Thursday, August 06, 2015

70 years ago, this aircraft spoke for America

On August 6th, 1945, this Boeing B-29 sent a message to Japan, loud and clear.
The message was simple: "It stops now. You're done."
On this day, seventy years ago, a people whose leaders had started more trouble than the eastern world had ever seen before and who had ignored several warnings to surrender now and call it a day wound up reaping the whirlwind courtesy of this one bomber.
That plane was flown by these men:
(back row, left to right) Major Ferebee, Captain Van Kirk, Colonel Tibbets, Captain Lewis
(front row) Staff Sgt. Caron, Sgt. Stiborik, Staff Sgt. Duzenbury, Pvt. 1st Class Nelson, Sgt. Shumard

The call then went out to them again to surrender and put an end to the war this very day, seventy years ago. But sadly for the people of Nagasaki, that overture was rebuffed.

Three days later, this aircraft sent them another message:

This time, they got it. The war ended and people stopped killing and dying.

The second crew.
(back row, left to right) Captain Beahan, Captain Van Pelt, Jr., First Lt. Albury, Second Lt. Olivi, Major Sweeney
(front row) Staff Sgt. Buckley, Master Sgt. Kuharek, Sgt. Gallagher, Staff Sgt. DeHart, Sgt. Spitzer

All so young back then. They changed the world.


  1. Somebody tried to argue with me once that instead of dropping on Hiroshima they should have dropped the first on some uninhabited island as a demonstration. The trouble with that argument is that Hiroshima (not to mention firebombing of cities like Tokyo) wasn't enough. For all its horror, the second bomb had to be dropped in order to stop the perpetrators of such crimes as Nanking and Bataan because the first one apparently didn't get the message through.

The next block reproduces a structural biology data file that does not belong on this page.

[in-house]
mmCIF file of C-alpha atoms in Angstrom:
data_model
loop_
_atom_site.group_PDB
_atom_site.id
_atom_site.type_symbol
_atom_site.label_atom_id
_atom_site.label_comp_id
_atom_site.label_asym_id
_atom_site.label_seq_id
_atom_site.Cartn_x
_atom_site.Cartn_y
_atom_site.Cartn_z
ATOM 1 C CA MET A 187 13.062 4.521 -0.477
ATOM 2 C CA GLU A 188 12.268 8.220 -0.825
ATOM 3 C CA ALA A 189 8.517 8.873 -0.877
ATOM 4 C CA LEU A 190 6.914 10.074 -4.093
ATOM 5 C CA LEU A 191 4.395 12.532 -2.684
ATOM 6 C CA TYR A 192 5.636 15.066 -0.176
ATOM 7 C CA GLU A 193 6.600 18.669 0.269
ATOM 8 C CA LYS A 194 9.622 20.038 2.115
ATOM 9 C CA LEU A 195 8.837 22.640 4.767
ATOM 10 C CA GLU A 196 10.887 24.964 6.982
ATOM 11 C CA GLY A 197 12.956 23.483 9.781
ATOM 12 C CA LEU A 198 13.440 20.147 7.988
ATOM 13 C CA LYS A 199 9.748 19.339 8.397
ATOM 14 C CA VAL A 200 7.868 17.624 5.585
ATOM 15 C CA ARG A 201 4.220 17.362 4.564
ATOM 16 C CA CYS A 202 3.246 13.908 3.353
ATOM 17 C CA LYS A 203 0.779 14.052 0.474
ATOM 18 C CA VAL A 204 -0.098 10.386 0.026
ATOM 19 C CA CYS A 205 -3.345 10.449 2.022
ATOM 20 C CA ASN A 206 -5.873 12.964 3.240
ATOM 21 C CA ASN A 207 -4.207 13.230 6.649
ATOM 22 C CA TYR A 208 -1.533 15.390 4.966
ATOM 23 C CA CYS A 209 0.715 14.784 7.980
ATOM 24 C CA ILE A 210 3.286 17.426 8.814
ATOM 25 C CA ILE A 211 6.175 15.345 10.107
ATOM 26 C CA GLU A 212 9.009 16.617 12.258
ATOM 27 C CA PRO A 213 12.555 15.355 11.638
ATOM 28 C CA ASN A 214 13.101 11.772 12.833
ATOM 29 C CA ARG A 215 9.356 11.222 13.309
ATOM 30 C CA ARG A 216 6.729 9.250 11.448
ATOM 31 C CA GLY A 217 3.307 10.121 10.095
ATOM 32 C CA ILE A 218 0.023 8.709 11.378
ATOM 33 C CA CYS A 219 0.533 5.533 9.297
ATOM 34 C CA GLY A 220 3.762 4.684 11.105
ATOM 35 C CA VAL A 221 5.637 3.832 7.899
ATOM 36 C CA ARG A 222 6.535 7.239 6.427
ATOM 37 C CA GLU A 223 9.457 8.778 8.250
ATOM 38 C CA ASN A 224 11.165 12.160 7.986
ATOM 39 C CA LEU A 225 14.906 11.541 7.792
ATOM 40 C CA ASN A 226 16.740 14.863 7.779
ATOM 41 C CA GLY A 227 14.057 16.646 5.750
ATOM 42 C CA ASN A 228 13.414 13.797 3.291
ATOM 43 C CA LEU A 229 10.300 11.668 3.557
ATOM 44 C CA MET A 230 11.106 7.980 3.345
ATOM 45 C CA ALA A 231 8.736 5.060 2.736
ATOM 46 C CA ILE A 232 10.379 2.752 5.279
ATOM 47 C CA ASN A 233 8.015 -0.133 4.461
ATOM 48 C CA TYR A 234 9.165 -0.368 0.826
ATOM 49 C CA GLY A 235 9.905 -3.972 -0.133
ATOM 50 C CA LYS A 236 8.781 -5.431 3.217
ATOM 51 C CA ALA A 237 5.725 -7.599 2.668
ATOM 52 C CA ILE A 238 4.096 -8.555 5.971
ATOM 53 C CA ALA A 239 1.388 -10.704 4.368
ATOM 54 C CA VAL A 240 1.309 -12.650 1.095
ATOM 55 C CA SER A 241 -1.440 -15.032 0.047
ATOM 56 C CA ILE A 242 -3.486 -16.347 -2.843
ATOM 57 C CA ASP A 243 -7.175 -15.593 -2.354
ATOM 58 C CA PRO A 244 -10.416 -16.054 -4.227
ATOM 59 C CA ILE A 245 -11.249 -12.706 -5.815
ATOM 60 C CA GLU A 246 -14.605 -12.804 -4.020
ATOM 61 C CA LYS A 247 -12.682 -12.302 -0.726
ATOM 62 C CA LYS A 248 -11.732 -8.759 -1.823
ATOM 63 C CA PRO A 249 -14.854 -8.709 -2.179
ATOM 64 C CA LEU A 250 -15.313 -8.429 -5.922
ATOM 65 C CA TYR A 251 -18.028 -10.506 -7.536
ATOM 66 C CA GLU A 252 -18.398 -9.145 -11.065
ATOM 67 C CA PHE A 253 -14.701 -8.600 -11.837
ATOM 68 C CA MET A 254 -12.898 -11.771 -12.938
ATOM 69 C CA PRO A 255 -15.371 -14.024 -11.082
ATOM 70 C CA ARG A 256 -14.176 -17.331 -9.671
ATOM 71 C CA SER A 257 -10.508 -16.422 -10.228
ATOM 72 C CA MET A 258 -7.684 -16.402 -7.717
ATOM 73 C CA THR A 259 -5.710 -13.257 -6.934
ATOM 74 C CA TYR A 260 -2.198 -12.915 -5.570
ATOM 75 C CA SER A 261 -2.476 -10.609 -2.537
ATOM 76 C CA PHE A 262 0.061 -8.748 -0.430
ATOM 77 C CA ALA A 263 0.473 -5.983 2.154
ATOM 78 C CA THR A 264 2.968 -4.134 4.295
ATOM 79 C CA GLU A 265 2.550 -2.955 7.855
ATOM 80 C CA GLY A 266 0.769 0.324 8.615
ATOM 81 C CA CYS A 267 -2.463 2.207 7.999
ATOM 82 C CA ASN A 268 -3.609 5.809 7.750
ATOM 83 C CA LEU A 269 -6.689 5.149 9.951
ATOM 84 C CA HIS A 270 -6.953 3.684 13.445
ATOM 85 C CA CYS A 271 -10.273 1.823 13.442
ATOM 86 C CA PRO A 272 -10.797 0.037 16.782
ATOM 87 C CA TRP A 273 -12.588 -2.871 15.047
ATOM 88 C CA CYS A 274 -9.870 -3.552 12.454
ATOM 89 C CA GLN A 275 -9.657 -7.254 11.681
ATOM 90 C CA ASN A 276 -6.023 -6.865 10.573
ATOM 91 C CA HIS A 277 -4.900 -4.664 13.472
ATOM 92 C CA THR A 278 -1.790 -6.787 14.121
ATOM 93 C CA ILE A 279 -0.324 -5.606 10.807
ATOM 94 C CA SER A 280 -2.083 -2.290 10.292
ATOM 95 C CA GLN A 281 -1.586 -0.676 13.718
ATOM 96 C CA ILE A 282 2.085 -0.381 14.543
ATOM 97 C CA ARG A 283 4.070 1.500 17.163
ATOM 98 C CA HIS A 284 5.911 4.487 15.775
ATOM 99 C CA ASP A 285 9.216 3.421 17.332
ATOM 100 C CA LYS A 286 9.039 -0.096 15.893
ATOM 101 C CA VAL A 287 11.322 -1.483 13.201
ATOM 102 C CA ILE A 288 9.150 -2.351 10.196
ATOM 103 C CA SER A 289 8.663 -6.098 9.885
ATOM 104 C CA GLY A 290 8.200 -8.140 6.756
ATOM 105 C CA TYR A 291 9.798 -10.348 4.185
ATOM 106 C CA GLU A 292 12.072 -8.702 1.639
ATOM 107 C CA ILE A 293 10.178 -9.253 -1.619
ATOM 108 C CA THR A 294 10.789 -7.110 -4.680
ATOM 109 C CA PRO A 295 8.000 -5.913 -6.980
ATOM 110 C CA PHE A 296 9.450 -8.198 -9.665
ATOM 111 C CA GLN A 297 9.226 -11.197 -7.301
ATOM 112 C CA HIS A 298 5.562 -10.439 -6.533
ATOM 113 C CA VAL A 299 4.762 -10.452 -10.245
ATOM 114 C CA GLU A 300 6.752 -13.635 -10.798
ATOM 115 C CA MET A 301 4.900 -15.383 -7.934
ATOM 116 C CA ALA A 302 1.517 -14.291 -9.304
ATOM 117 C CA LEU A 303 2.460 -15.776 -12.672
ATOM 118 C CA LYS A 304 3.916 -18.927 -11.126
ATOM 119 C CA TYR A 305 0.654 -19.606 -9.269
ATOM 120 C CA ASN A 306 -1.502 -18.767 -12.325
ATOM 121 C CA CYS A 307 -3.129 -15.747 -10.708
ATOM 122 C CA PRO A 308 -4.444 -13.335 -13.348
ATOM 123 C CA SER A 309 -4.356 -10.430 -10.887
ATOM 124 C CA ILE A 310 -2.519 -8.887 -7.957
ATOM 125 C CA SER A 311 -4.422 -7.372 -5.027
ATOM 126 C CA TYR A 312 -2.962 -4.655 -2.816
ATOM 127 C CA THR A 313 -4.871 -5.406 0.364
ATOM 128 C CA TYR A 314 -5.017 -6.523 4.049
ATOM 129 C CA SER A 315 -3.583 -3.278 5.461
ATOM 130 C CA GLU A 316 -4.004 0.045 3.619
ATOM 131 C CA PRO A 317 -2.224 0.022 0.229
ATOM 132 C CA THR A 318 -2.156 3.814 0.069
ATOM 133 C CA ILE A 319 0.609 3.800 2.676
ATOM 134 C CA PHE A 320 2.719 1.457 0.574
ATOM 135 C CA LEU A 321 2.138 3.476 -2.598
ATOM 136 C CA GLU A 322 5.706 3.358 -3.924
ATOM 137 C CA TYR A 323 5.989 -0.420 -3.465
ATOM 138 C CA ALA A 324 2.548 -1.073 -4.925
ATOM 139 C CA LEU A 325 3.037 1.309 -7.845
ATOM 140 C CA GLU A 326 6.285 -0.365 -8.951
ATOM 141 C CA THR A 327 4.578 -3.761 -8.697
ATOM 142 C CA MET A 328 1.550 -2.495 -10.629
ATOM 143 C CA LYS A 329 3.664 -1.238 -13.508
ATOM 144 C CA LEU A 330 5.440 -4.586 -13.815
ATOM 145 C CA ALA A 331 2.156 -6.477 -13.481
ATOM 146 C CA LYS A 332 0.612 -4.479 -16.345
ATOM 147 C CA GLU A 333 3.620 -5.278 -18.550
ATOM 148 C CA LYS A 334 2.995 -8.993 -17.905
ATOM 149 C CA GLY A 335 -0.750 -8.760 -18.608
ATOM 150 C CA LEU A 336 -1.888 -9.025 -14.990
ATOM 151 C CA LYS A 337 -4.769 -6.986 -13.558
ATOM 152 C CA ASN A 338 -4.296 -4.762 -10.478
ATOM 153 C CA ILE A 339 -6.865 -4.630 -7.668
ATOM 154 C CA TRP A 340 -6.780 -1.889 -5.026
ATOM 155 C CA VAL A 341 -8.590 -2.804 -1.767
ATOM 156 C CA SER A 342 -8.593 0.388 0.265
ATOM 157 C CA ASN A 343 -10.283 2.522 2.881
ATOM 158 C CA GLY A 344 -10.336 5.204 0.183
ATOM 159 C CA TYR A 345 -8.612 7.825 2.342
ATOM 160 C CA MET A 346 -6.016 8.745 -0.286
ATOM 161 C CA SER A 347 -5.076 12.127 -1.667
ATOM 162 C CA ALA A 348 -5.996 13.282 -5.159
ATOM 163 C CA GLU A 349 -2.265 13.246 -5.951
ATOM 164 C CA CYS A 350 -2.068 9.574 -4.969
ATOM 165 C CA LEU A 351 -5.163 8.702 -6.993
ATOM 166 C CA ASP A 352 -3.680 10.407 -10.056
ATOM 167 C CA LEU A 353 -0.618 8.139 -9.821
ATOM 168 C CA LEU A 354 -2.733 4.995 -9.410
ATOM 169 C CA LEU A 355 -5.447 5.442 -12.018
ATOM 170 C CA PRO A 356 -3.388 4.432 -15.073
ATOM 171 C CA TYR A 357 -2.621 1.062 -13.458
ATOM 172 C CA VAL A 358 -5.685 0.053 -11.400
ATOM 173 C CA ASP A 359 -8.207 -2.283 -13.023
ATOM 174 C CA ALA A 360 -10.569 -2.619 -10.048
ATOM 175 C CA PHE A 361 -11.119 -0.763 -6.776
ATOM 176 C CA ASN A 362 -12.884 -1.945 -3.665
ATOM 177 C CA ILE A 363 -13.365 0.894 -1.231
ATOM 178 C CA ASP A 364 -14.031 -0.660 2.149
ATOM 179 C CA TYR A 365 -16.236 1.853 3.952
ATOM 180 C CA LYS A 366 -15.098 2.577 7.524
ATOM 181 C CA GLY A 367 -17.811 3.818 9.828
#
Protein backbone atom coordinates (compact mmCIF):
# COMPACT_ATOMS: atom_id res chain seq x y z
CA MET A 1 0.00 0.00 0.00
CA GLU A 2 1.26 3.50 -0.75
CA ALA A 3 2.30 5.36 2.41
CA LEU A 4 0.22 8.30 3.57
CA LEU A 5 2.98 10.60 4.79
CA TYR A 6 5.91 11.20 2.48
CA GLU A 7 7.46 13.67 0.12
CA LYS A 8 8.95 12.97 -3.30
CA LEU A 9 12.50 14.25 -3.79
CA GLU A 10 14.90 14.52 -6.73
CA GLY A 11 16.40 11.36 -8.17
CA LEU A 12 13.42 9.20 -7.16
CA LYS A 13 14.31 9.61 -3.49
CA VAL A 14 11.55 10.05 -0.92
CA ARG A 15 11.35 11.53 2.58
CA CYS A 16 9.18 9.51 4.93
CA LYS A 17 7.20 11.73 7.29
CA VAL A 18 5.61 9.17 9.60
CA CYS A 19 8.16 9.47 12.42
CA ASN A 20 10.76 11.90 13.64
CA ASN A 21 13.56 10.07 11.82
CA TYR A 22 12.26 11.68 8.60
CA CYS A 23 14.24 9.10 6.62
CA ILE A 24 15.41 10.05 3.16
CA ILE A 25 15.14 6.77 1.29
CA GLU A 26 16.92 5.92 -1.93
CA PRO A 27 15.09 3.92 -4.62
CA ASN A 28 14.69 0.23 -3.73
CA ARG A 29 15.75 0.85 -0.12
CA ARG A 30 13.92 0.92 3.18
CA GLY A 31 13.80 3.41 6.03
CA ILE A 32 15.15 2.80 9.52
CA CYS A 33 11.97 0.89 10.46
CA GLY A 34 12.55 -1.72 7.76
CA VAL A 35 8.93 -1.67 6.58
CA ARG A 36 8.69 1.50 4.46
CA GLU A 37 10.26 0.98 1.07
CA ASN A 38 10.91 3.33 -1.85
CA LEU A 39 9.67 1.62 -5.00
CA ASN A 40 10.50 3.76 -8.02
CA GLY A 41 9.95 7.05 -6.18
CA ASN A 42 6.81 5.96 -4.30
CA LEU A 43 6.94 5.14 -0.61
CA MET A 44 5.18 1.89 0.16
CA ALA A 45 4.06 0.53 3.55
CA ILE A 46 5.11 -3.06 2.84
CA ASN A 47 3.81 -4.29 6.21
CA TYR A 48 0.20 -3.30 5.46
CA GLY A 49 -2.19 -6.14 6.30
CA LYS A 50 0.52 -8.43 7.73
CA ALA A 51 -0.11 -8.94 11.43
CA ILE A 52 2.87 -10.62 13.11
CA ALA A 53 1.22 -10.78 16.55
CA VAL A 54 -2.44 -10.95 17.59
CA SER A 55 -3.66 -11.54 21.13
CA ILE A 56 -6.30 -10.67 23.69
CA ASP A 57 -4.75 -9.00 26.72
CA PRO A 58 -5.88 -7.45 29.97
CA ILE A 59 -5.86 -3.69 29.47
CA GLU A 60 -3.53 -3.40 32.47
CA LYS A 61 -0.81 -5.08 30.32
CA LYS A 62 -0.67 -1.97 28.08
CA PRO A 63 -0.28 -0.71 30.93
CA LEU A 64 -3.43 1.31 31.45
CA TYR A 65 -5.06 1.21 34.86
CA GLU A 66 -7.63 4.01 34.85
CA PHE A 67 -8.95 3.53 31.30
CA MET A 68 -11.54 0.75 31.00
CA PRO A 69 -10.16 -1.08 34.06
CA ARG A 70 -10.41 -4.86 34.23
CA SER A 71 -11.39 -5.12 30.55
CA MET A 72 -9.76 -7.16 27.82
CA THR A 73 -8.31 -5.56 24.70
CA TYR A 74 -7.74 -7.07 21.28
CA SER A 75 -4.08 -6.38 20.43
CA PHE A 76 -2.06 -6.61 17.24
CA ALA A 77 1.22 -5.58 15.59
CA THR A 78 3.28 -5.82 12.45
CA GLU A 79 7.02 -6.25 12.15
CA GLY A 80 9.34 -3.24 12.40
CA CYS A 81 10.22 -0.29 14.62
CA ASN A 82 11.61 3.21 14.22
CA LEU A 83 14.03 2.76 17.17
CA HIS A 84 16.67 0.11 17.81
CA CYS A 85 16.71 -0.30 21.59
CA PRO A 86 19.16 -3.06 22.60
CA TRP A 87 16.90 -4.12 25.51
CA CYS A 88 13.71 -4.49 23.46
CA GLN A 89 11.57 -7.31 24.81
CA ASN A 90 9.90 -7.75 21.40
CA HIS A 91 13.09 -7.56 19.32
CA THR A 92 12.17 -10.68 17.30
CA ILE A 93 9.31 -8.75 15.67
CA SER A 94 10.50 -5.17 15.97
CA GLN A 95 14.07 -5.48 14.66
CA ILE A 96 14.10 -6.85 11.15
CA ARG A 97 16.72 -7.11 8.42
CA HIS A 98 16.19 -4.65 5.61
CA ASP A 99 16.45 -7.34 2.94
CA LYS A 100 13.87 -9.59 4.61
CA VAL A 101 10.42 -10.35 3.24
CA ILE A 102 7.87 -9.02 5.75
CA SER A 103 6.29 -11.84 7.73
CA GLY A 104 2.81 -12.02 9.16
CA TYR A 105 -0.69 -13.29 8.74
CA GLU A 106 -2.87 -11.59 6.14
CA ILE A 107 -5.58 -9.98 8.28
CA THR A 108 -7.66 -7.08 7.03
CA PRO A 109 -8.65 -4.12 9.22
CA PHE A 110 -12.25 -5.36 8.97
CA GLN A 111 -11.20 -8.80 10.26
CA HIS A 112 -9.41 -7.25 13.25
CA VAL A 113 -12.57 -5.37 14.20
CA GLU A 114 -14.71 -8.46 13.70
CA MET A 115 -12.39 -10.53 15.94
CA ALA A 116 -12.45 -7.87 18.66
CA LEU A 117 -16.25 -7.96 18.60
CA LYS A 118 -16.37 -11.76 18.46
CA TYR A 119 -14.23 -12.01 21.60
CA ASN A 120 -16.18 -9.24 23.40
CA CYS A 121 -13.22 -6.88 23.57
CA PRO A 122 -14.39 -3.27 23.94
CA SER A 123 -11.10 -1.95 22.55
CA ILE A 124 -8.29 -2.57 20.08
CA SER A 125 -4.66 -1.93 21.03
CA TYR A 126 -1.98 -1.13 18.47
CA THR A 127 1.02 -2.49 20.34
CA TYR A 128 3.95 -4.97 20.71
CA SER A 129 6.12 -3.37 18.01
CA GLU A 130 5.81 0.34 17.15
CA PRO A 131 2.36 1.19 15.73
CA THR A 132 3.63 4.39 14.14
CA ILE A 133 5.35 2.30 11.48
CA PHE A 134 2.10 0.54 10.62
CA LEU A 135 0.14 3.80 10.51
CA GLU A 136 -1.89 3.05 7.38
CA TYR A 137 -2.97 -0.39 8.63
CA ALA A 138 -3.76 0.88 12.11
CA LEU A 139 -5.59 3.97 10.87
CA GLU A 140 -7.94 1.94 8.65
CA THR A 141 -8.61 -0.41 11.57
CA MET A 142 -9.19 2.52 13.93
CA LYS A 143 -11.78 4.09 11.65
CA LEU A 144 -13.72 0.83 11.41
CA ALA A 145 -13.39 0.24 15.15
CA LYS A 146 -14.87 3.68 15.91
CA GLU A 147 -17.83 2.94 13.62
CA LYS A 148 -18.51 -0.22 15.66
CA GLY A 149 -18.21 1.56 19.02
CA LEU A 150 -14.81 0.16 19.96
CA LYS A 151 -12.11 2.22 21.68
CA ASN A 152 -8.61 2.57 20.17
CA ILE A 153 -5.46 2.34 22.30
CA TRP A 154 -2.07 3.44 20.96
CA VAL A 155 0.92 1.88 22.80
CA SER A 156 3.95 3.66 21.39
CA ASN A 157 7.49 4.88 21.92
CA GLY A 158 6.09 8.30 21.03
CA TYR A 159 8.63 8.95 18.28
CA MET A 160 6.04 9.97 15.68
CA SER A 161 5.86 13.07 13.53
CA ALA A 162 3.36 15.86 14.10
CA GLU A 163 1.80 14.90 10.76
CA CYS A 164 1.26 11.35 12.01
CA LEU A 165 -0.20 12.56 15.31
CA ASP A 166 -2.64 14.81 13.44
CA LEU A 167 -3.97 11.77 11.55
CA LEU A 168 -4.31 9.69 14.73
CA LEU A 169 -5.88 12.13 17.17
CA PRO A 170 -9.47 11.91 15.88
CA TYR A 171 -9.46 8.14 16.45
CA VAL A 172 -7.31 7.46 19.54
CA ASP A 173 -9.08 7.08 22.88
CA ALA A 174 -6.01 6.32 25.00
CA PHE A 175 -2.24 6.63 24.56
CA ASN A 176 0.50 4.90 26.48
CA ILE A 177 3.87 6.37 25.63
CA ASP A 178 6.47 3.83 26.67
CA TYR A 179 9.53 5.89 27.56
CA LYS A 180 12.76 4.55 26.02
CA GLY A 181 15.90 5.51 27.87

2. It was their job, and they did what they had to do. The alternative doesn't bear thinking about.

  3. When Admiral William Halsey took over the Pacific fleet early in the war, he made a speech in which he said, "When this war is over, the Japanese language will only be spoken in Hell." Without the bomb, that would have happened.
    A good book about the political and military decision making and planning on both sides is Downfall, by Richard B. Frank.

  4. That's the BEST I've ever seen it put!

  5. They did what was NECESSARY to save American lives. No version of revisionist history can change that...

    1. Like as not, they actually saved countless Japanese lives, too. If we'd had to invade and take their islands, I suspect that their casualty rate would have been much higher than it was as well.

      And the hand-wringers, professional victims and assorted apologists can kiss my ass on this one.

  6. Anonymous11:18 PM

    Hand Salute

  7. Anyone who doubts what Hell an invasion of the Japanese mainland would have been needs to read With the Old Breed and A Helmet For My Pillow.

  8. Based on the horrible battles on Okinawa, the US knew they would lose over 1 million troops invading Japan. That would have caused the death of millions of Japanese. These 2 bombs cost the Japanese about 200,000 lives and cost the US no lives. Those atomic bombs saved lives, millions of lives. Those who speak otherwise are speaking from ignorance, either accidental or willful.
    The two oldest members of my family both were in WWII and BOTH would have been sent to Japan after fighting had ended in Europe. Millions of American families would not have had the fathers/grandfathers that they now enjoy and are so proud of. My uncle John is 91 and was already training up for Japan after spending 3 years fighting in Europe. My Brother in Law Norman is 97 and was on the freaking train headed to the west coast when the bombs ended the war. We love these men very much are are forever grateful they are still with us and have raised families that we love.

  9. Too bad the current Appeaser-in-Chief has decided to follow the Neville Chamberlain School of Politics in dealing with Iran rather than the Truman Model.

  10. The crew photos didn't include the naval officers ("weaponeers") who armed the bombs in-flight.